Theorem 5.

For the risky asset price model (1), V ( t , S ) satisfies (20) V t + r S V S + 1 2 σ 2 S 2 2 V S 2 - k σ S 2 | 2 V S 2 | 2 π δ t - k S | 2 V S 2 | 𝔼 | - 1 y S ( t - ) N ( δ t , δ y ) | δ t + λ [ m = 1 M p ( y m ) V ( t , ( y m + 1 ) S ) - V ( t , S ) ] - r V = 0 .

Proof.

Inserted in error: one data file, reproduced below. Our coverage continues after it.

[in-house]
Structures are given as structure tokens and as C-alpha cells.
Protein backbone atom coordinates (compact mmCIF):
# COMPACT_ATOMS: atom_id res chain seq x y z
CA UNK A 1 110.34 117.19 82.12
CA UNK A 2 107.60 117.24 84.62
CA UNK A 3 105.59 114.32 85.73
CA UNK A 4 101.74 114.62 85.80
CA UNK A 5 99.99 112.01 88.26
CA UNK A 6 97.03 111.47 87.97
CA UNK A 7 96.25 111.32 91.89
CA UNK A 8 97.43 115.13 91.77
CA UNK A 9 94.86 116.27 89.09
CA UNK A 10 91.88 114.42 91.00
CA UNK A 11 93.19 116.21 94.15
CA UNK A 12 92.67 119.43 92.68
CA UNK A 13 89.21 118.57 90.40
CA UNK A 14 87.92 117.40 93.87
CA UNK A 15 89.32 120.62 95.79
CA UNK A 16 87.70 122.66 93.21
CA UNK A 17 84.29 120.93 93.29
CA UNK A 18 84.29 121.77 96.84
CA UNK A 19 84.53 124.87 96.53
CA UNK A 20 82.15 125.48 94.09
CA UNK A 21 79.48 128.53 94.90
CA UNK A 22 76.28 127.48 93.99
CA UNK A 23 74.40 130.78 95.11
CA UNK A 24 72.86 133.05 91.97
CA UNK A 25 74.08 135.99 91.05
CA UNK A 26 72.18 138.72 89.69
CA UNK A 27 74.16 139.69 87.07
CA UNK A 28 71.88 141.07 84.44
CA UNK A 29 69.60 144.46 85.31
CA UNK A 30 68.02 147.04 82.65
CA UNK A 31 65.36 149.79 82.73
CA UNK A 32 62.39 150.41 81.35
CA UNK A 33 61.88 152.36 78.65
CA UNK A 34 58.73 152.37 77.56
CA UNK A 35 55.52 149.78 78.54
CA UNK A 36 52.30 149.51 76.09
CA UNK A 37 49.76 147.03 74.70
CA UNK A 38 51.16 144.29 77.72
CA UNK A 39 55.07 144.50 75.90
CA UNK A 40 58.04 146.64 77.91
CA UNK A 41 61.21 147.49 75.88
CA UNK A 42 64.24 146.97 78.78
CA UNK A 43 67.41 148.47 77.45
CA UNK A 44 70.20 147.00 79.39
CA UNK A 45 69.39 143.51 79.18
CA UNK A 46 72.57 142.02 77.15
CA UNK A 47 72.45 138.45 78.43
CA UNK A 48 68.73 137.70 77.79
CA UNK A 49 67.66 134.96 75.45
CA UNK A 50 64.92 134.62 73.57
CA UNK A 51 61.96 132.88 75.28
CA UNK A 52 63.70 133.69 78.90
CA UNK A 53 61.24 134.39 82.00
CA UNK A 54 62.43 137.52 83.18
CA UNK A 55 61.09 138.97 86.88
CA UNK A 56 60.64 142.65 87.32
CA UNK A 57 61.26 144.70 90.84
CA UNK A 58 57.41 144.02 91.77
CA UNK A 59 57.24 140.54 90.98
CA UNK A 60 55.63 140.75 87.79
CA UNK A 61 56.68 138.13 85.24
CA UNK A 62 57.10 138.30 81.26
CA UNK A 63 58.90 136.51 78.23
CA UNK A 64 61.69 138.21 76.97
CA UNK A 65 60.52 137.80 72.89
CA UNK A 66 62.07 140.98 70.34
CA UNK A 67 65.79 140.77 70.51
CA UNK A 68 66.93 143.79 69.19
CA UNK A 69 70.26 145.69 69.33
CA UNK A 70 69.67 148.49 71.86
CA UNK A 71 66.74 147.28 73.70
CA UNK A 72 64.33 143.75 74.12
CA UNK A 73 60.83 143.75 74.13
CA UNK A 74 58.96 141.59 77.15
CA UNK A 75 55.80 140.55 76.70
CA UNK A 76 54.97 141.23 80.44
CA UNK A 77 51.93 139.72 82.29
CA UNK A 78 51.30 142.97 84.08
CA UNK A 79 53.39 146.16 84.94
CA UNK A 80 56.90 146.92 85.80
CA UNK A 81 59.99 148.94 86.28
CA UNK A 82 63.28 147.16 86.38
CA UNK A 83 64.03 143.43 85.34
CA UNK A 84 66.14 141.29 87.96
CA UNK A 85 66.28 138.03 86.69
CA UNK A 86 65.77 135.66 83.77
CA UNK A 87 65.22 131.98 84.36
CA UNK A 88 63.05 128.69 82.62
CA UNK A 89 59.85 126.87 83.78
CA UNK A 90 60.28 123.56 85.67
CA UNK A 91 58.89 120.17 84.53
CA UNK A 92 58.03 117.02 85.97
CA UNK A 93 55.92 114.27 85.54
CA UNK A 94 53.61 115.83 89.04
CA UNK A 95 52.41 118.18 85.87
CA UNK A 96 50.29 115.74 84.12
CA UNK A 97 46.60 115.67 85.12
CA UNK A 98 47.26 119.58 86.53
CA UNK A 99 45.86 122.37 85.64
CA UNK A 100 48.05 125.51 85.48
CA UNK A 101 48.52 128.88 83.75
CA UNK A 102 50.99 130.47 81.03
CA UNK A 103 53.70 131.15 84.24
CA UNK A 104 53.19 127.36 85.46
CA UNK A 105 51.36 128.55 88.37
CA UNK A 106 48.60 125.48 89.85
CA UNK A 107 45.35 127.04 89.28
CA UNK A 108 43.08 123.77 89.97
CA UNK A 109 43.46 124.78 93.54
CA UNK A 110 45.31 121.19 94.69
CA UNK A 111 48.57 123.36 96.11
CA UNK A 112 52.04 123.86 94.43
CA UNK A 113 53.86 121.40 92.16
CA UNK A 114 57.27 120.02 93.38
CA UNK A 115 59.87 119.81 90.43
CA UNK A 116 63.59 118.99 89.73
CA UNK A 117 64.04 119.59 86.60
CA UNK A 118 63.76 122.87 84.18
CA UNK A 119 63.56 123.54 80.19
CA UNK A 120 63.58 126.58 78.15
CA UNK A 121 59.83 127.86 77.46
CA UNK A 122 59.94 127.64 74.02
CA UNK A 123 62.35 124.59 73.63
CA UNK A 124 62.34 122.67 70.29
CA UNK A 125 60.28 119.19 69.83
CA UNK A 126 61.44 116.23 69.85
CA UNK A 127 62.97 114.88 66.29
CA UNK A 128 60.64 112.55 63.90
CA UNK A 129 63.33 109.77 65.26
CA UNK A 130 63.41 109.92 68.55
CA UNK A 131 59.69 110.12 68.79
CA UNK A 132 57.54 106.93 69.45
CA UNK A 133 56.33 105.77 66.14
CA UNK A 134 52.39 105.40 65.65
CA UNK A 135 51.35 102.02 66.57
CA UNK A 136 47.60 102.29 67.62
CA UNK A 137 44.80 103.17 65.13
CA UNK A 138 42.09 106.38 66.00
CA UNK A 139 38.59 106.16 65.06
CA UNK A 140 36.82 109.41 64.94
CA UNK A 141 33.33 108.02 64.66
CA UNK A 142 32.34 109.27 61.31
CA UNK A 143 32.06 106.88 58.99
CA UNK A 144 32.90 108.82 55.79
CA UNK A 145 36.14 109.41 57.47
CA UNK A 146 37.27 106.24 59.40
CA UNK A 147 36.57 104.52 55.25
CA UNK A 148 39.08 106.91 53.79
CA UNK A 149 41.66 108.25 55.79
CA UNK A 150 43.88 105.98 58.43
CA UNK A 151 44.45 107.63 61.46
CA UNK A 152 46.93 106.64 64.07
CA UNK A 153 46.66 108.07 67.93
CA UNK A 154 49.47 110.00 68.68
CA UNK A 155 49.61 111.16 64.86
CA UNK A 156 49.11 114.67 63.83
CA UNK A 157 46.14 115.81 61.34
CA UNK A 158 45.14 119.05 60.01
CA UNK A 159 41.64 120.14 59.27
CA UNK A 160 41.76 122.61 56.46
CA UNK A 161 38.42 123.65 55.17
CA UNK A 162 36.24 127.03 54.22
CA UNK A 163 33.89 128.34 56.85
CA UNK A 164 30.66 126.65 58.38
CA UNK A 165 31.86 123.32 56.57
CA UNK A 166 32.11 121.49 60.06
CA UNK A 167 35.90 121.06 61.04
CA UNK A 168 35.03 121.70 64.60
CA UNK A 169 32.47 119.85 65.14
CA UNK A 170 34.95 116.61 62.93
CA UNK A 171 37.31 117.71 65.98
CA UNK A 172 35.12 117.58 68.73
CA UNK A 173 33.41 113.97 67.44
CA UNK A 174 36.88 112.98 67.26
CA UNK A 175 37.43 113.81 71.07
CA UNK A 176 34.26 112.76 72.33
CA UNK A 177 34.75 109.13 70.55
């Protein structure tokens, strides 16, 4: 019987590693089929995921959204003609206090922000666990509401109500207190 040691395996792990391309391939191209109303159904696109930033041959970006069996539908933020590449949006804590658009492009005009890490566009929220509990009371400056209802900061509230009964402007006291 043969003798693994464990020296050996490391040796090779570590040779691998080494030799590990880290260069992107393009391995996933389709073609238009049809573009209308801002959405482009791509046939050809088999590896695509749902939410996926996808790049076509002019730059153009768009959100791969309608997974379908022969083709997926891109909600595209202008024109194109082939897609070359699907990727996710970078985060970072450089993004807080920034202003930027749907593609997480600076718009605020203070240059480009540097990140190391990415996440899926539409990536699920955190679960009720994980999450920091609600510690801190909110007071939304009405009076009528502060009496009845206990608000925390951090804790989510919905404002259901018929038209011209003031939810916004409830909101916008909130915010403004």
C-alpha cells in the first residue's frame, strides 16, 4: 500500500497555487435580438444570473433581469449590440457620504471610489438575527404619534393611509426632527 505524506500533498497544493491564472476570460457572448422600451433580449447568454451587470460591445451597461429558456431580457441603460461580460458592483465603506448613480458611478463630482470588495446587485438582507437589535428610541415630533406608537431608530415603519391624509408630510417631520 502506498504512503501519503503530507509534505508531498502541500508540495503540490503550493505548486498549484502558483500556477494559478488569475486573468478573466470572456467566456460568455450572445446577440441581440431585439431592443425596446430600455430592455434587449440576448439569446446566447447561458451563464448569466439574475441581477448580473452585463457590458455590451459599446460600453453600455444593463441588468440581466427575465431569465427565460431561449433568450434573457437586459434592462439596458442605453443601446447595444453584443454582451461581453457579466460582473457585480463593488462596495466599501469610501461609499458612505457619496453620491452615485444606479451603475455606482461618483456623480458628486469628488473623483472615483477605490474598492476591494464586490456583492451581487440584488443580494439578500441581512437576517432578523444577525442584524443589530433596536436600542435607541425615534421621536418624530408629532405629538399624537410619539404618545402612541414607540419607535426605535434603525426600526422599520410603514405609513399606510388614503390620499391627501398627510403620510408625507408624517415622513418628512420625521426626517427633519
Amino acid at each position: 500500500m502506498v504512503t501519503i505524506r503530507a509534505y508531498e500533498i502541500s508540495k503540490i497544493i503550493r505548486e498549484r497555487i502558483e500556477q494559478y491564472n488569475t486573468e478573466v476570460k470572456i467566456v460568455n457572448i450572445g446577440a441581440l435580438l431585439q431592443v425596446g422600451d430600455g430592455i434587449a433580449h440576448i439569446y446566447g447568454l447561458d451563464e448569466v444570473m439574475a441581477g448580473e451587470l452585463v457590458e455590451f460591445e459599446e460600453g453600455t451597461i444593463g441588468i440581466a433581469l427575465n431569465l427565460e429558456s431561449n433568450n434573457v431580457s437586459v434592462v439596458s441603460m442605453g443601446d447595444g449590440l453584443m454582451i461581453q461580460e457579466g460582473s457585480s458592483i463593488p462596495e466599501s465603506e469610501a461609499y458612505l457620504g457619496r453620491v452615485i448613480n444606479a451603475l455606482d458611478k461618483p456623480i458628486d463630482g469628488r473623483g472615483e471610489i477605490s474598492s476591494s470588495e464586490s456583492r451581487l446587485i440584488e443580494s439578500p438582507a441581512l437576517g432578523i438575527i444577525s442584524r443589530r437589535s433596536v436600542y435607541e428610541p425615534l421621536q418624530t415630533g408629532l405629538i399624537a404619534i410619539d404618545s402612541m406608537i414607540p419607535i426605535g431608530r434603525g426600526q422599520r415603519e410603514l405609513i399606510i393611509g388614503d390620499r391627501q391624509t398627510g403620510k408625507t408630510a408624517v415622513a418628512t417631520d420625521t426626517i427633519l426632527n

By using Taylor’s formula, it follows from (16) that (21) υ = Δ ( S + δ S , t + δ t ) - Δ ( S , t ) = V S ( S + δ S , t + δ t ) - V S ( S , t ) = V S ( S , t ) + δ S 2 V S 2 ( S , t ) + δ t 2 V S t ( S , t ) + o ( δ t ) - V S ( S , t ) = δ S 2 V S 2 ( S , t ) + δ t 2 V S t ( S , t ) + o ( δ t ) , υ = 2 V S 2 ( - 1 μ S δ t + σ S δ W ( t ) + - 1 y S ( t - ) N ( δ t , δ y ) ) + δ t 2 V S t ( S , t ) + o ( δ t ) . Then, we have (22) υ σ S 2 V S 2 δ W ( t ) + 2 V S 2 - 1 y S ( t - ) N ( δ t , δ y ) . According to no arbitrage principle 𝔼 ( δ Π ) = r Π δ t and Lemma 2, we have (23) 𝔼 ( δ Π ) = ( m = 1 M V t + 1 2 σ 2 S 2 2 V S 2 n n n n l + λ [ m = 1 M p ( y m ) V ( t , ( y m + 1 ) S ) - V ( t , S ) ] ) δ t - k σ S 2 𝔼 | 2 V S 2 δ W ( t ) | - k S 𝔼 | 2 V S 2 - 1 y S ( t - ) N ( δ t , δ y ) | = ( m = 1 M V t + 1 2 σ 2 S 2 2 V S 2 nnlll + λ [ m = 1 M p ( y m ) V ( t , ( y m + 1 ) S ) - V ( t , S ) ] ) δ t - k σ S 2 | 2 V S 2 | 𝔼 | δ W ( t ) | - k S | 2 V S 2 | 𝔼 | - 1 y S ( t - ) N ( δ t , δ y ) | . Note that δ W ( t ) ~ N ( 0 , δ t ) which implies (24) 𝔼 | δ W ( t ) | = 1 2 π S t - + | x | e - x 2 / 2 δ t d x = 2 2 π S t 0 + | x | e - x 2 / 2 δ t d x = 2 δ t π . Therefore, we have the following equation: (25) V t + r S V S + 1 2 σ 2 S 2 2 V S 2 - k σ S 2 | 2 V S 2 | 2 π δ t - k S | 2 V S 2 | 𝔼 | - 1 y S ( t - ) N ( δ t , δ y ) | δ t + λ [ m = 1 M p ( y m ) V ( t , ( y m + 1 ) S ) - V ( t , S ) ] - r V = 0 . This completes the proof.